Flocculation, pseudohyphal development and invasive growth in commercial wine yeast strains

Carstens, Elsa ; Lambrechts, M. G. ; Pretorius, I. S. (1998)

CITATION: Carstens, E., Lambrechts, M. G. & Pretorius, I. S. 1998. Flocculation, pseudohyphal development and invasive growth in commercial wine yeast strains. South African Journal of Enology & Viticulture, 19(2):52-61, doi:10.21548/19-2-2244.

The original publication is available at http://www.journals.ac.za/index.php/sajev

Article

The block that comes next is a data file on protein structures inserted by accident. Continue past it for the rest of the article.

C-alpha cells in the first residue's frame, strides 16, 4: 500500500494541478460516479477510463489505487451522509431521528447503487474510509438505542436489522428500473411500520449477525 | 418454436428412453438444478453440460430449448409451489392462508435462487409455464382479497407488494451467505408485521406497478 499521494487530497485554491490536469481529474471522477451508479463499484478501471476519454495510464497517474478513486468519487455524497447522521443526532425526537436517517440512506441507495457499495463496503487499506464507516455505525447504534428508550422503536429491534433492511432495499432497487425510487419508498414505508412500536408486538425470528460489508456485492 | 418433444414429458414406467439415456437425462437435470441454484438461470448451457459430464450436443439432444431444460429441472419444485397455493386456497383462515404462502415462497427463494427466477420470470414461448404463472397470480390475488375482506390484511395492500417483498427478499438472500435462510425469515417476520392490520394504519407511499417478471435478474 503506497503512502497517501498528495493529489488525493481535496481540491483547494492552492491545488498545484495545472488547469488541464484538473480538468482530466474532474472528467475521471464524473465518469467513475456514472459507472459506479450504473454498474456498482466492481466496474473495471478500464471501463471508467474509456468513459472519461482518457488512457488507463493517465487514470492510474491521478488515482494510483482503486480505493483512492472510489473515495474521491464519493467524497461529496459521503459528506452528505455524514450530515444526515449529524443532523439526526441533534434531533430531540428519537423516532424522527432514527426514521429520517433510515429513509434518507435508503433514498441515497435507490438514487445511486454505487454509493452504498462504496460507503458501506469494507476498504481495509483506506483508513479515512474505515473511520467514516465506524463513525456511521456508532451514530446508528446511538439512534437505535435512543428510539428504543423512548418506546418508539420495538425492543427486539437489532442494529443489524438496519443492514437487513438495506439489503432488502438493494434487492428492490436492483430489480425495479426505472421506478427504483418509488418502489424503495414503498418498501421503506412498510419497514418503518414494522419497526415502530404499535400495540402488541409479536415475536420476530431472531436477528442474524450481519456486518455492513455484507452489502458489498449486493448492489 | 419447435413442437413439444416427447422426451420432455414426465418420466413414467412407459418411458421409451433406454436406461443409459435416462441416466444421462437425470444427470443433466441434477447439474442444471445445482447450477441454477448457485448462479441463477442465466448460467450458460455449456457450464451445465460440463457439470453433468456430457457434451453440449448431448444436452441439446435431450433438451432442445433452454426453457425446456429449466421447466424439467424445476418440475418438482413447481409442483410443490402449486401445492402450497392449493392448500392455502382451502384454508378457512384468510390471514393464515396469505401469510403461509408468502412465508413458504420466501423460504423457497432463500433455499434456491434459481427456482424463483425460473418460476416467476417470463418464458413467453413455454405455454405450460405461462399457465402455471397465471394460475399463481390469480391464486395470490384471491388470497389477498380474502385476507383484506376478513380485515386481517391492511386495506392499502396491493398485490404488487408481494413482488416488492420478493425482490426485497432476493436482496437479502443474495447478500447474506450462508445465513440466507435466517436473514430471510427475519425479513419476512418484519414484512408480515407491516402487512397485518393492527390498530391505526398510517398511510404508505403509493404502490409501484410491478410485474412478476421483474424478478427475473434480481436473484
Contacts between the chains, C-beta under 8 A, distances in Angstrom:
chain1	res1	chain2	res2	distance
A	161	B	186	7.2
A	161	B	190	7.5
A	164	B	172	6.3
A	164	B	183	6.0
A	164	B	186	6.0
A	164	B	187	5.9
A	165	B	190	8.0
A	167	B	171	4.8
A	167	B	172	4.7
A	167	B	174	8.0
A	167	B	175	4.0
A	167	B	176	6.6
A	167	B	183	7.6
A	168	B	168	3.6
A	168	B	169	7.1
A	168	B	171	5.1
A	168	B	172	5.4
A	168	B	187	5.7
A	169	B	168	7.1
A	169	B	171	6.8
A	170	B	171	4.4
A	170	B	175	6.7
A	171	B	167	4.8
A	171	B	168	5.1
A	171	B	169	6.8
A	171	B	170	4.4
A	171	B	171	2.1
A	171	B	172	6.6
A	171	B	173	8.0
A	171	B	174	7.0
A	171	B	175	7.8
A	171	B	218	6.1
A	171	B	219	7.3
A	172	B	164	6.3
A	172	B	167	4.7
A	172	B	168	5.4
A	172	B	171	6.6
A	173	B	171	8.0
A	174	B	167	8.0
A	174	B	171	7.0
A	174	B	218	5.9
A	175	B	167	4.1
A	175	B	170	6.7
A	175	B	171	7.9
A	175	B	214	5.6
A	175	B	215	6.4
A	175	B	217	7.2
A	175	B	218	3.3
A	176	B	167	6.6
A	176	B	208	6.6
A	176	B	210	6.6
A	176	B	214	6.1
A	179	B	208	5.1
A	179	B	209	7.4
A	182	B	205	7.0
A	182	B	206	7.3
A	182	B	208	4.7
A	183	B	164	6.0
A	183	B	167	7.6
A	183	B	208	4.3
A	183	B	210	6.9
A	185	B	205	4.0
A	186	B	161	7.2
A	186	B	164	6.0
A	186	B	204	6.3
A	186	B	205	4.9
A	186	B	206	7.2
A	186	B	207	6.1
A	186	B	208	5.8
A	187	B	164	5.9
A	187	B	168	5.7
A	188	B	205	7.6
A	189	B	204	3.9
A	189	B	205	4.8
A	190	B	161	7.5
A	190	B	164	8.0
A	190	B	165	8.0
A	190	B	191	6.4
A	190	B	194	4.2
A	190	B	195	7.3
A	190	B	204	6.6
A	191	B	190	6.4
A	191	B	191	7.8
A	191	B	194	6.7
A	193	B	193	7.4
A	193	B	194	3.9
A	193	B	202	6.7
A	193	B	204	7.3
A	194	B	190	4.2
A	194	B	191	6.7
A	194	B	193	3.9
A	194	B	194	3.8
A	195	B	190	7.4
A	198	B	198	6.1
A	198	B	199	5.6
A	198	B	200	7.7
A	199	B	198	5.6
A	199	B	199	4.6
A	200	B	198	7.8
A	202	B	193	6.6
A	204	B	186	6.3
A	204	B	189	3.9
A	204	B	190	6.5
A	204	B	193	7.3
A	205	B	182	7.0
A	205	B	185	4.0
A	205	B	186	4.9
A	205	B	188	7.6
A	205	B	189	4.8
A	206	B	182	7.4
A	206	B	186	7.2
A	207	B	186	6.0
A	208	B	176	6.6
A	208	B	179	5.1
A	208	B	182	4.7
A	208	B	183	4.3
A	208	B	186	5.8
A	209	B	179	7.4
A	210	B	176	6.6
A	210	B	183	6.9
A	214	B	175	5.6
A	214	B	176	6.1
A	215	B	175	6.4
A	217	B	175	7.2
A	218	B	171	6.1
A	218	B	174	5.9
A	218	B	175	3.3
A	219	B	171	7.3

Flocculation of Saccharomyces cerevisiae cells at the end of alcoholic fermentation is an important phenomenon in winemaking, especially in the production of bottle-fermented sparkling wine. Most wine yeast strains do not flocculate during the fermentation process and it is unknown whether they contain the necessary genes to flocculate and whether these genes are expressed adequately under wine-making conditions. These genes include the FLO1 flocculin gene which is one of the most important genes to confer the ability of yeast cells to flocculate and the MUC1 gene (subsequently also cloned as FLO11) encoding a mucin-Iike protein which was previously shown not only to play a key role in pseudohyphal development and invasive growth, but also to be involved in flocculation in S. cerevisiae. Together with MUC1, the involvement of FL08 (encoding a transcriptional activator of FLO1) and TUPI in flocculation, pseudohyphal development and invasive growth indicates that these processes might somehow be linked. Therefore, in order to construct wine yeast strains that are able to flocculate, 25 commercial wine yeast strains were investigated for their ability to flocculate, form pseudohyphae and invade solid media. Twenty-one of these strains were able to penetrate into agar media and different degrees of pseudohyphal and invasive growth were observed. The average length of cells and pseudohyphae and the efficiency of invasive growth varied among these strains. Two of the strains are known to flocculate in wine, while three other strains could be induced to aggregate to a limited degree in glycerol-ethanol medium. Southern blot analyses revealed the presence of homologous DNA sequences in all of the 25 strains using DNA fragments of FL08, MSS1O and MSS11 (encoding transcriptional activators of MUC1), FLO1 and MUC1 as probes. Using Northern blot analysis, FLO1 transcripts were detected in only one of the strains that showed constitutive flocculation in all the growth media tested. MUCJ transcripts of varying sizes could be detected in most of the strains. From these results it is clear that MUC1 does not primarily confer the phenotype of flocculation and that FLO1 (flocculation) and MUC1 (pseudohyphal differentiation, invasive growth and flocculation) are not co-regulated. We therefore suggest that MUC1, as opposed to FLO11, be retained as the most appropriate designation of this gene encoding the S. cerevisiae mucin-like protein.

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